Santa Barbara Magazine Spring 2013 : Page 68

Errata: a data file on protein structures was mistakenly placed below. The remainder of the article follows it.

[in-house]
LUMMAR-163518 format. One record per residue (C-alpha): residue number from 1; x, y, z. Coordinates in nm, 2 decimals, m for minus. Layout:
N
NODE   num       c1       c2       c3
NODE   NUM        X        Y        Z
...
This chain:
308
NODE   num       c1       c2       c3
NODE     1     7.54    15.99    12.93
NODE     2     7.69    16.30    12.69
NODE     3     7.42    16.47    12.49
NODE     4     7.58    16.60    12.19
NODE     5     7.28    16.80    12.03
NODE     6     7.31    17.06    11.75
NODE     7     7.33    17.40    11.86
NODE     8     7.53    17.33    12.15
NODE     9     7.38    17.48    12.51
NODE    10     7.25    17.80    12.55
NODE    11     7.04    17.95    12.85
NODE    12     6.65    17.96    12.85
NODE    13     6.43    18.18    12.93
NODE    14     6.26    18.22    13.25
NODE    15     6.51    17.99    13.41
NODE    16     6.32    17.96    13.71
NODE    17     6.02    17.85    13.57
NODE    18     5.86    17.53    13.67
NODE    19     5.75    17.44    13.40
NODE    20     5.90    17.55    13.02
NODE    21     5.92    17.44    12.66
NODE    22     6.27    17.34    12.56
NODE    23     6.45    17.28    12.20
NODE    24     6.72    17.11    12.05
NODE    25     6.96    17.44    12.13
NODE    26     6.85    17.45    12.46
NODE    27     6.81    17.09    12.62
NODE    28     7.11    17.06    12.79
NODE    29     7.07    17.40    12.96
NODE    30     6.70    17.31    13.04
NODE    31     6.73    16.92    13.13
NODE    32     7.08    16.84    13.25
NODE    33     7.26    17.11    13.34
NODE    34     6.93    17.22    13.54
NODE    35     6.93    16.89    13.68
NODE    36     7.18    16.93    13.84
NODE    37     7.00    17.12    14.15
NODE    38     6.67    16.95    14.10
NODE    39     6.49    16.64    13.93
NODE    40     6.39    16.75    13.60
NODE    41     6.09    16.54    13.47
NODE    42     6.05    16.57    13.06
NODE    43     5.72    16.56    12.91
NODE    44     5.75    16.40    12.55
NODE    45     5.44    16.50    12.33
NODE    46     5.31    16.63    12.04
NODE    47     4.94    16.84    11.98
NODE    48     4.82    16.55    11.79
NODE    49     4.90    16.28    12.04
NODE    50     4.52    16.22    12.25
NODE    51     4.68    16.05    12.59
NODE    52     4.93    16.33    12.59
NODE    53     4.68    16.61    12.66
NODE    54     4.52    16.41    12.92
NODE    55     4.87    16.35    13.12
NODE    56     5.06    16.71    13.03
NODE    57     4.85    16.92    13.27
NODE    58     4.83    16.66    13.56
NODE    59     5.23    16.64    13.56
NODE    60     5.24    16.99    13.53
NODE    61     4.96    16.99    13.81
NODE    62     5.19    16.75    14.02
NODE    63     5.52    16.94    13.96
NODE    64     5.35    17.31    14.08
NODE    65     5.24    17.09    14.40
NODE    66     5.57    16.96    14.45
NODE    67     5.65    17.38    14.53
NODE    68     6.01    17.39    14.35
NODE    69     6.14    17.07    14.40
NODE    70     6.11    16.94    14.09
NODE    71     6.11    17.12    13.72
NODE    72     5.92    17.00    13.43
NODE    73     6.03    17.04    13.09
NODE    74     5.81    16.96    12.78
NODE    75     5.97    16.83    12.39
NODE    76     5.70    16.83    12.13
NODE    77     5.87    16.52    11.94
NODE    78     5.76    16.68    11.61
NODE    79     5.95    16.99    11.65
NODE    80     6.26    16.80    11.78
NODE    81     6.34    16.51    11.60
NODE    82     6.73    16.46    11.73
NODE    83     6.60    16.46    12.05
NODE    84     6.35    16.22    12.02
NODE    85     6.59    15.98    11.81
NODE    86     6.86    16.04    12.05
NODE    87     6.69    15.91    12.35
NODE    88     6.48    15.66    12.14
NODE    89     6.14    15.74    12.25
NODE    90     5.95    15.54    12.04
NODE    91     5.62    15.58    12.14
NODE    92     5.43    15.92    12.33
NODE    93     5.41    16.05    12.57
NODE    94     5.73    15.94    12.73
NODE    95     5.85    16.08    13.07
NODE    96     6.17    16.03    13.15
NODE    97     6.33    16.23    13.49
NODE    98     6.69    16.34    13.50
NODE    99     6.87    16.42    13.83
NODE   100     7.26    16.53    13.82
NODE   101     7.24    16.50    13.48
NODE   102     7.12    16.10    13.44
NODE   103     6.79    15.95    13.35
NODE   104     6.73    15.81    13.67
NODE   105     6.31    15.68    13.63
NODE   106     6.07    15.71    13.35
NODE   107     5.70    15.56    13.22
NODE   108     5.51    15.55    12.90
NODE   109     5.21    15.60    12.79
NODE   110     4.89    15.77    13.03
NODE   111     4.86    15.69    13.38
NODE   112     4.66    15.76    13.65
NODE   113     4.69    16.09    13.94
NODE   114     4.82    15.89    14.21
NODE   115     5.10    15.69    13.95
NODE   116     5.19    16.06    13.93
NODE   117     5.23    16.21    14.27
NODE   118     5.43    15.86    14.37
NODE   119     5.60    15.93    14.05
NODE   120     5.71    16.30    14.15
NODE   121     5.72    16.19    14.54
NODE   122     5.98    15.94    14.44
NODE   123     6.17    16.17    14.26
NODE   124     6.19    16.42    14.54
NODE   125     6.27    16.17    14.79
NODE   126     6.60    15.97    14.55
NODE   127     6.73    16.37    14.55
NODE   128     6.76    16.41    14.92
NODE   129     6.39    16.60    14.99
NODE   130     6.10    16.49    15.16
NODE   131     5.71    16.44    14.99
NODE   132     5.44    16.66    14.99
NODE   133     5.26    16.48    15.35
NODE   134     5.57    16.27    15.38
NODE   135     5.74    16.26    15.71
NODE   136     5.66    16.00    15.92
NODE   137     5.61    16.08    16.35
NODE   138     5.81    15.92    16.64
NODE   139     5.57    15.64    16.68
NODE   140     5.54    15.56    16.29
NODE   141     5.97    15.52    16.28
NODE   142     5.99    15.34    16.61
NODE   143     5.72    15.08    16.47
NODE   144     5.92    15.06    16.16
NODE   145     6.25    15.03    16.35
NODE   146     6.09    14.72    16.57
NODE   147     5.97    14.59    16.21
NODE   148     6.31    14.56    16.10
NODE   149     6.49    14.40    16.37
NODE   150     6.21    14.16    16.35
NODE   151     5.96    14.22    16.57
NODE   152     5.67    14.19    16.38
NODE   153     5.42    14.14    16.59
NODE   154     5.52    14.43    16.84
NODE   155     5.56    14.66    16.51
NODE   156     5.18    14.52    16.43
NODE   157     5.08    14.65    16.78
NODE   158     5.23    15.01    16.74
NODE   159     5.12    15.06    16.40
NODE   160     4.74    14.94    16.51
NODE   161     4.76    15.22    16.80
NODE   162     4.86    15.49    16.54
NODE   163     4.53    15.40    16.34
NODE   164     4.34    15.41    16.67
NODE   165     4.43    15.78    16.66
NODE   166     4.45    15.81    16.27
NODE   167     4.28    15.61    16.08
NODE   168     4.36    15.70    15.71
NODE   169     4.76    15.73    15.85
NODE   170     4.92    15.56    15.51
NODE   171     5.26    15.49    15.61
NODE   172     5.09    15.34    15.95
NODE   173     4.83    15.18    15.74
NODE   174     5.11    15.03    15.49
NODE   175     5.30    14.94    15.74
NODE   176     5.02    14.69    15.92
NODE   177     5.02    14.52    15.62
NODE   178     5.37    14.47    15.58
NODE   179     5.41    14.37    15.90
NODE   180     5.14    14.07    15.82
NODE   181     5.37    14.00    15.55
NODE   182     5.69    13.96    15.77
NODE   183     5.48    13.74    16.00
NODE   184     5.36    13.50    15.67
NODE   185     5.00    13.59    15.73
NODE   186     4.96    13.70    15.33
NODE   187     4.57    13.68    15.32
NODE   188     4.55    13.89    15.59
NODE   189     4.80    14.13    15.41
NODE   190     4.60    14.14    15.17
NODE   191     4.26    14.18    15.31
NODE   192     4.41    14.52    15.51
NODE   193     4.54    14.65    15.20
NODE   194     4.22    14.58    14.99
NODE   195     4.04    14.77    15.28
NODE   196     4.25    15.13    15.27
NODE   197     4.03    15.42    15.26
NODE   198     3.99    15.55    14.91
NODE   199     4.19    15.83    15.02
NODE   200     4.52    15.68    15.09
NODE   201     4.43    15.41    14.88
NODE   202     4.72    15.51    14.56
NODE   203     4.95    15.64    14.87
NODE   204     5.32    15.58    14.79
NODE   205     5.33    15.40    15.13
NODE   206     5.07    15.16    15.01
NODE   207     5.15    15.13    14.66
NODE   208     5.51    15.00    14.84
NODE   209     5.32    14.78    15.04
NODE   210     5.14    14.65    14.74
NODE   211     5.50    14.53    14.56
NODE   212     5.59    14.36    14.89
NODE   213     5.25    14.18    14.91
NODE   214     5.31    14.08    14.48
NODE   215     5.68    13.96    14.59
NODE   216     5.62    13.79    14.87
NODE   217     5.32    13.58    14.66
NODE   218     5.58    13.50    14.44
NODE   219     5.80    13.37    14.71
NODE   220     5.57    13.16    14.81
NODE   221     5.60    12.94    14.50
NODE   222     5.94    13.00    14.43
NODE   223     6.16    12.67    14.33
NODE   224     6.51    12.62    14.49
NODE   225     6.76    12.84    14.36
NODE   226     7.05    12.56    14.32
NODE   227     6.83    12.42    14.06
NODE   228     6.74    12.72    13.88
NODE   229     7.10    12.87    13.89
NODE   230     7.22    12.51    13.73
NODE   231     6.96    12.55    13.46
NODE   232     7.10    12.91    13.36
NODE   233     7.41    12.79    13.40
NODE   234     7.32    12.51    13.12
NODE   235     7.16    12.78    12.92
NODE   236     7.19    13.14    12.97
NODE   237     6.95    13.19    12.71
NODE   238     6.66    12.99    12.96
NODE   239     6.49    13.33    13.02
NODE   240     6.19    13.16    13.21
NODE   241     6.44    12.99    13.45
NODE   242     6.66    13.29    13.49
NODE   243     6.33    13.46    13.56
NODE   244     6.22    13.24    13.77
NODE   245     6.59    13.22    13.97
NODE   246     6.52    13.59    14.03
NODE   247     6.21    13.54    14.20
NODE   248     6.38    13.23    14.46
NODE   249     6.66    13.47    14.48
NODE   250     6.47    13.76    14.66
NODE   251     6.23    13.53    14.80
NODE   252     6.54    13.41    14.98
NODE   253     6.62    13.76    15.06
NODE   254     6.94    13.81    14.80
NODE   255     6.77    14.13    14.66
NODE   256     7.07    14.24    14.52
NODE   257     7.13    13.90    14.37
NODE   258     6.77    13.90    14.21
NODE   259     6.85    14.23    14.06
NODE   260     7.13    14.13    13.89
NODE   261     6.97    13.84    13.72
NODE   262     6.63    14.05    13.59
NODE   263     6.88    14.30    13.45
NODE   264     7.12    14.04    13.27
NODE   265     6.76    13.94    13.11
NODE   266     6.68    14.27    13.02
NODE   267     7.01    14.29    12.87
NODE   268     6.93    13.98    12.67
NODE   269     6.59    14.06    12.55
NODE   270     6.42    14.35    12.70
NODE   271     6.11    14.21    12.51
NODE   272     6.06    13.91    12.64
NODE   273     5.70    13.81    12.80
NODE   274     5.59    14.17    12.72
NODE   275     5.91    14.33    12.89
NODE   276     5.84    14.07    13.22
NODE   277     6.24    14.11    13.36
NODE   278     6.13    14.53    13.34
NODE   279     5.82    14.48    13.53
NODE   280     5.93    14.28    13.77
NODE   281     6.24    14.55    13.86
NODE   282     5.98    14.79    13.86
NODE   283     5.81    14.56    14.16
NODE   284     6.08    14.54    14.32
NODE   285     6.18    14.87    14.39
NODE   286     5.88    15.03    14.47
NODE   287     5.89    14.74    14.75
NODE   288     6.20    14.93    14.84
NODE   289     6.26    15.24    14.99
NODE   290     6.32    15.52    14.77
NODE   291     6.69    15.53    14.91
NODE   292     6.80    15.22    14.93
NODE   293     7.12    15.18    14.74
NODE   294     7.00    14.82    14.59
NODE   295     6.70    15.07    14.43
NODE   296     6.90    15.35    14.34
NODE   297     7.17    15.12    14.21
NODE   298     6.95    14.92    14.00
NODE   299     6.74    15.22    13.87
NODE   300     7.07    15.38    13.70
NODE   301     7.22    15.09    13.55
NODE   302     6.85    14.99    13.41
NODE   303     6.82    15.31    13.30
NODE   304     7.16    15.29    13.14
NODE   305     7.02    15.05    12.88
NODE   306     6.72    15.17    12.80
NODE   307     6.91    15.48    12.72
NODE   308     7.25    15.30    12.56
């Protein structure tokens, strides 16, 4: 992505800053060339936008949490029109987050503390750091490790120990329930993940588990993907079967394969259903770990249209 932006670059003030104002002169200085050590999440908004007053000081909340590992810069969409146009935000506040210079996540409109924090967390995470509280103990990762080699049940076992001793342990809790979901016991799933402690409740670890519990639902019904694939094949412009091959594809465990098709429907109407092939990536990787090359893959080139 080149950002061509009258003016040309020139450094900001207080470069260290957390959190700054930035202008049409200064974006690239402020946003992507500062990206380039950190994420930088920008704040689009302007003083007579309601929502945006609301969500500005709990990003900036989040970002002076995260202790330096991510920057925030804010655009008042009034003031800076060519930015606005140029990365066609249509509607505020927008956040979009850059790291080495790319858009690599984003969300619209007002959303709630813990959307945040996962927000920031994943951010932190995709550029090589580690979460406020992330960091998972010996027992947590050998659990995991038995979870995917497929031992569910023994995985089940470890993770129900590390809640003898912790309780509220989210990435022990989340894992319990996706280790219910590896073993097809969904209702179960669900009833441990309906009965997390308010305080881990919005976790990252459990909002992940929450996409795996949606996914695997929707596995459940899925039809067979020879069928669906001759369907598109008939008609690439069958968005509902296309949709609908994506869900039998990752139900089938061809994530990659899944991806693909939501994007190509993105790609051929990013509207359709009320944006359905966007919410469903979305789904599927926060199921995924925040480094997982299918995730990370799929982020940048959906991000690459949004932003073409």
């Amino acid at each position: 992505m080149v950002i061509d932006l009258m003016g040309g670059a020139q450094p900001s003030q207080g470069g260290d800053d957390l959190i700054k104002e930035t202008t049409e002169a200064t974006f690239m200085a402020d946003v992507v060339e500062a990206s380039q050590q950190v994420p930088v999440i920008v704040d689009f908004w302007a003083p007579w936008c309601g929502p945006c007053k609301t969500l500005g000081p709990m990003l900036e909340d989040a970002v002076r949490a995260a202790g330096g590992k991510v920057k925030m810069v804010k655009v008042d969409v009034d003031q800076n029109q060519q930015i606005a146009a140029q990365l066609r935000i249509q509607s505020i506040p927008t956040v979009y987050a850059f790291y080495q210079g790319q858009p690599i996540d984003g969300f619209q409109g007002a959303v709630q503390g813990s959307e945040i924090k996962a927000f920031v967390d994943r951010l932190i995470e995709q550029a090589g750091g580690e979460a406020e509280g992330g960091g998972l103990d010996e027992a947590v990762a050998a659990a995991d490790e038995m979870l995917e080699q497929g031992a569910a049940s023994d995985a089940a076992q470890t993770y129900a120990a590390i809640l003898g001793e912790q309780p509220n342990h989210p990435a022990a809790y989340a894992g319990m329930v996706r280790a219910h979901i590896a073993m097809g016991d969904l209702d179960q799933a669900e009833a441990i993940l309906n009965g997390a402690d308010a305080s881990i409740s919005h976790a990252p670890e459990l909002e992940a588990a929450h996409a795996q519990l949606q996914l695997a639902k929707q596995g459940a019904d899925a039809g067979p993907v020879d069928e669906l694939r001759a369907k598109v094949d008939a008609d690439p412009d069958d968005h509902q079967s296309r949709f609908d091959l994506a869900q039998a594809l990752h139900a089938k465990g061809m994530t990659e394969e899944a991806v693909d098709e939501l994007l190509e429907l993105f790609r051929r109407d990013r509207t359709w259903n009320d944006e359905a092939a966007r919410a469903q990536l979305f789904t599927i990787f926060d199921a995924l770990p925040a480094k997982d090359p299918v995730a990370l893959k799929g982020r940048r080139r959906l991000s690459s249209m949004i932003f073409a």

SB PEOPLE Victoria Jackson & Ali Guthy a mysTerioUs iLLness is no maTCh for a mom on a mission “ The firsT hard-hiTTing sympTom was a period of sudden, extreme nausea in early 2007 , almost a year before i was diagnosed,” says ali guthy, who was 13 years old when she felt the onset of what lasted for a month and stopped as abruptly as it had started. “Then, in february 2008 , one night i felt a sharp pain in one of my eyes ac-companied by blurred vision that worsened in the following weeks.” What began as a few visits to mayo Clinic doctors—who didn’t think the symptoms would result in anything serious—ended up be-ing the diagnosis of neuromyelitis optica ( nmo ), an extremely rare autoimmune disease that affects the optic nerve and central nervous system and can cause blindness, seizures, paralysis, and even death. doctors initially gave her four years to live. “When ali was diagnosed, i hoped that it was a terrible mistake,” says her mother, Victoria Jackson, the founder/ Ceo of Victoria Jack-son Cosmetics who lives in Carpinteria with her husband, Bill guthy. “in June 2008, she had the first of the nmo attacks on her spine. Watching her go through such excruciating pain and partial paralysis brought out the mother warrior in me—i couldn’t accept the odds that the doctors had given her.” at the time of ali’s diagnosis, “there was so little on the internet and in the general medical field—i honestly didn’t know where to turn,” says Victoria. spurred by the lack of information available, Victoria and Bill founded the guthy-Jackson Charitable foundation, guthyjacksonfoundation.org , later that year to raise money to fund biomedical research worldwide. “our mission began with the goal of better understanding nmo, discovering ways to treat it, and ultimately finding a cure.” fast-forward six years—and a lifetime of learning. “since being diagnosed, what’s changed me is the gift of being part of our foundation and connecting to our global community of patients, families, and doctors,” says ali, now a 19 -year-old UC santa Barbara sophomore who manages her symptoms through a balance of medica-tions, natural supplements, and a strict diet. “But i should stress that every nmo patient is different. i take every-thing on a day-by-day basis and focus on the positive.” Victoria and ali recently released Saving Each Other: A Mystery Illness, a Search for a Cure, a Mother Daughter Love Story (Vanguard press, 2012 )—a memoir of their journey, told in alternating viewpoints. “This experience and the inspiration embodied by ali and all of the patients we serve has helped save me from the fears of what i can’t do,” says Victoria. “it’s like the truism that suggests you never know what you can accomplish until you have to.” –Gina Z. Terlinden SPRING 20 13 Martin Gore CLOCKWISE FROM TOP : Ali and Victoria; Saving Each Other ; Ali speaking at the foundation’s annual round table in Los Angeles last year. 68 S ANT A BARBARA

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